Overview of Flourish Parts, Styles & Functions

 

Brush Lettering: Flourishes & Ornamentation

 

Lesson Info

Overview of Flourish Parts, Styles & Functions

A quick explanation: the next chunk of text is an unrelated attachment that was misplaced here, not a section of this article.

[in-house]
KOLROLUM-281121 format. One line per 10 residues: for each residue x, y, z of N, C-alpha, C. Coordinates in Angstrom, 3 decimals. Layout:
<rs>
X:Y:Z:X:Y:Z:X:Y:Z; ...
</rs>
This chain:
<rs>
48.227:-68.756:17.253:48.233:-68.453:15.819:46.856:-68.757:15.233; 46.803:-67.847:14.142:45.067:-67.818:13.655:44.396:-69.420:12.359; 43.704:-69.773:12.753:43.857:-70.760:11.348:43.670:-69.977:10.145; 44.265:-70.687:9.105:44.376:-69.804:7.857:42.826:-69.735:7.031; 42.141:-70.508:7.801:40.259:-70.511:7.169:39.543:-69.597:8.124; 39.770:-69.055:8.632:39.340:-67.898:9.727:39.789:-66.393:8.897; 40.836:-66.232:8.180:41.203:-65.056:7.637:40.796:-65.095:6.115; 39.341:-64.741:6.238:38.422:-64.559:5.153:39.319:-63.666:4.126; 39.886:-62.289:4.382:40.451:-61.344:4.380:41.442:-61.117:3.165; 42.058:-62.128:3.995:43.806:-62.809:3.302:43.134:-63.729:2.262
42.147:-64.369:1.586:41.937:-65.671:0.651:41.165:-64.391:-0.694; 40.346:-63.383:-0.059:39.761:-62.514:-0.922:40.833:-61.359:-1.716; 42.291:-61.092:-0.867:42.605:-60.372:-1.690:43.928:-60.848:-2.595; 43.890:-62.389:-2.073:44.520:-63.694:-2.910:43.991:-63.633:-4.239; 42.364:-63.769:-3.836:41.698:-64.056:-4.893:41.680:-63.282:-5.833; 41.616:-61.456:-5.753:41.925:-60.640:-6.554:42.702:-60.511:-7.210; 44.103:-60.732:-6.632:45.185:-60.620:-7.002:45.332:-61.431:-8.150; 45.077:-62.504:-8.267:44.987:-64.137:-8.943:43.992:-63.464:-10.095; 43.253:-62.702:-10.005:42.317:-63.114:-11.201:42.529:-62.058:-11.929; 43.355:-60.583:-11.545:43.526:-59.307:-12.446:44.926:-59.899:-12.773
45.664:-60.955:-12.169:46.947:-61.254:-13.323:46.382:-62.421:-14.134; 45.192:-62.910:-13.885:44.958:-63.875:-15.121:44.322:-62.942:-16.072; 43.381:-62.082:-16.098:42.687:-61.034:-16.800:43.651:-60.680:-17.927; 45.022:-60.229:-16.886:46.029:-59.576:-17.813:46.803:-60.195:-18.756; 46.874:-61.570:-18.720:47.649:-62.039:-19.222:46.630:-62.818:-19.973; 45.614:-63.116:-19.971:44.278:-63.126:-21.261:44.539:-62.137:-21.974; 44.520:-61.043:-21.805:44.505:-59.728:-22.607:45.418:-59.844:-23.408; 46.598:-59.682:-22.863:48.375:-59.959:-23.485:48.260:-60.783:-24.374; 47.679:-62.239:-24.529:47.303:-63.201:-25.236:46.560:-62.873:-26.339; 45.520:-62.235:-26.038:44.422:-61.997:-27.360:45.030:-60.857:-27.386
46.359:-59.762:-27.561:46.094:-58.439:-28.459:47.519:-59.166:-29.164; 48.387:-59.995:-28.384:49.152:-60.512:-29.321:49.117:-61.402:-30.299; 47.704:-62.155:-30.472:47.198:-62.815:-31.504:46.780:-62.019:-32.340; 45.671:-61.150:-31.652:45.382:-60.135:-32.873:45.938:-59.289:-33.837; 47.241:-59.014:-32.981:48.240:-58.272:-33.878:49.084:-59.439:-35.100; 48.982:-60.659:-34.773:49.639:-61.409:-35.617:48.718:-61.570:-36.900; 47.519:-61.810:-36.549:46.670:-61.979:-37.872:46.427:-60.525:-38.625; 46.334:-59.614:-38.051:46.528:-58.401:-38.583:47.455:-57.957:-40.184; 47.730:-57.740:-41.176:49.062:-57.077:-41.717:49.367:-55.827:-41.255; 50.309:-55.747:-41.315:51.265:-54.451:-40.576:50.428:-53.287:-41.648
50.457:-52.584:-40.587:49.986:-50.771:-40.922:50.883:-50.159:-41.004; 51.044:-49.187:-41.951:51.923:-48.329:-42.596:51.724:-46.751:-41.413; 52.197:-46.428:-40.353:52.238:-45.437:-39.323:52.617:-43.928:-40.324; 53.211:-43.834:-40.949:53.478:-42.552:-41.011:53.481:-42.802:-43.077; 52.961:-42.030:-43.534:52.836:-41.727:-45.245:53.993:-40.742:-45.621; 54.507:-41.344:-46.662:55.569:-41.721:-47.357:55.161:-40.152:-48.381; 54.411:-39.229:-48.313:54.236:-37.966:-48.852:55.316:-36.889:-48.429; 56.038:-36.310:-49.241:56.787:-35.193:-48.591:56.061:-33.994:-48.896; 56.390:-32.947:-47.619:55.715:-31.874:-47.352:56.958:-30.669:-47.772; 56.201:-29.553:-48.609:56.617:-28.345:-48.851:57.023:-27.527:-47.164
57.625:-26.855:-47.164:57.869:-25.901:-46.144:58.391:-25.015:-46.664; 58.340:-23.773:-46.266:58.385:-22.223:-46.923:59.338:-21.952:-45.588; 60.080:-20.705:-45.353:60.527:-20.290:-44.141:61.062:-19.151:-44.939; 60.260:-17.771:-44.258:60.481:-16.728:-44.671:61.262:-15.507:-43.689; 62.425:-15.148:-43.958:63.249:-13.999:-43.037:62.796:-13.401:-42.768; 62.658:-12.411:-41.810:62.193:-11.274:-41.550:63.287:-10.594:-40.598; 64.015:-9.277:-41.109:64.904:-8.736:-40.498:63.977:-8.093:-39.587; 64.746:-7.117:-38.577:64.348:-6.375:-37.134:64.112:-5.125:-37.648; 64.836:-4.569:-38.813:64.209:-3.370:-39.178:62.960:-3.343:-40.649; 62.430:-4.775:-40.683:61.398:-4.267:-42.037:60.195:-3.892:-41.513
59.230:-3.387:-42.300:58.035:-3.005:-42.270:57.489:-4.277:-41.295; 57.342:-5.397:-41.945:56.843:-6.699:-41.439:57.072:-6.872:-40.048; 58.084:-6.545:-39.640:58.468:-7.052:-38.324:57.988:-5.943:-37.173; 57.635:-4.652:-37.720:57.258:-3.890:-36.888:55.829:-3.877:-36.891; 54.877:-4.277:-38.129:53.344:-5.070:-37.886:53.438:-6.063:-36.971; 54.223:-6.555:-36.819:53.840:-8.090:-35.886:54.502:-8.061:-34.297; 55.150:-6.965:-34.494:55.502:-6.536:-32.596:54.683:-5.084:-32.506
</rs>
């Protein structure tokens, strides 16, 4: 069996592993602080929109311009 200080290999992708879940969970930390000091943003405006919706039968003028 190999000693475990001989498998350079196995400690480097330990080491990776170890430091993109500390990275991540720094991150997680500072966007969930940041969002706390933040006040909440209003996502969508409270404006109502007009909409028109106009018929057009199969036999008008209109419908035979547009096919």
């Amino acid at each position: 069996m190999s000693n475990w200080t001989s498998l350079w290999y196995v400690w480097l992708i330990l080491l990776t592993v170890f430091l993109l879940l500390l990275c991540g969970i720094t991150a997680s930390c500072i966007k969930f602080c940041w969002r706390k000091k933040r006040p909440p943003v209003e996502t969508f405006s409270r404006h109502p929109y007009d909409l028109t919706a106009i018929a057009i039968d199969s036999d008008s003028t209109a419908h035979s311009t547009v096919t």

Functions of flourishes. So, again, you know, I mentioned this a little bit in the intro about the different things that you can d'oh. So we have, you know, we can create shapes out of flourishes. We can add structure to your lay out there's. A lot of flair, of course. I mean, that's really kind of the most common thing we use forces for, right, it's, just to create a little bit of extra player, but he's thinking about some of these other things and think beyond just making it look pretty there's more weaken d'oh. So I want to talk a little bit about an overview of flourish styles and function so here's, some examples of some flourishes and what we can do with them. So, you know, getting into some shapes like this word stylish, you know, having the same flourish, you know, top in the bottom, you know, there and what's kind of interesting is that since you know both of those letters have that same flourish just reversed on top, they kind of create this interesting shape of kind of an ov...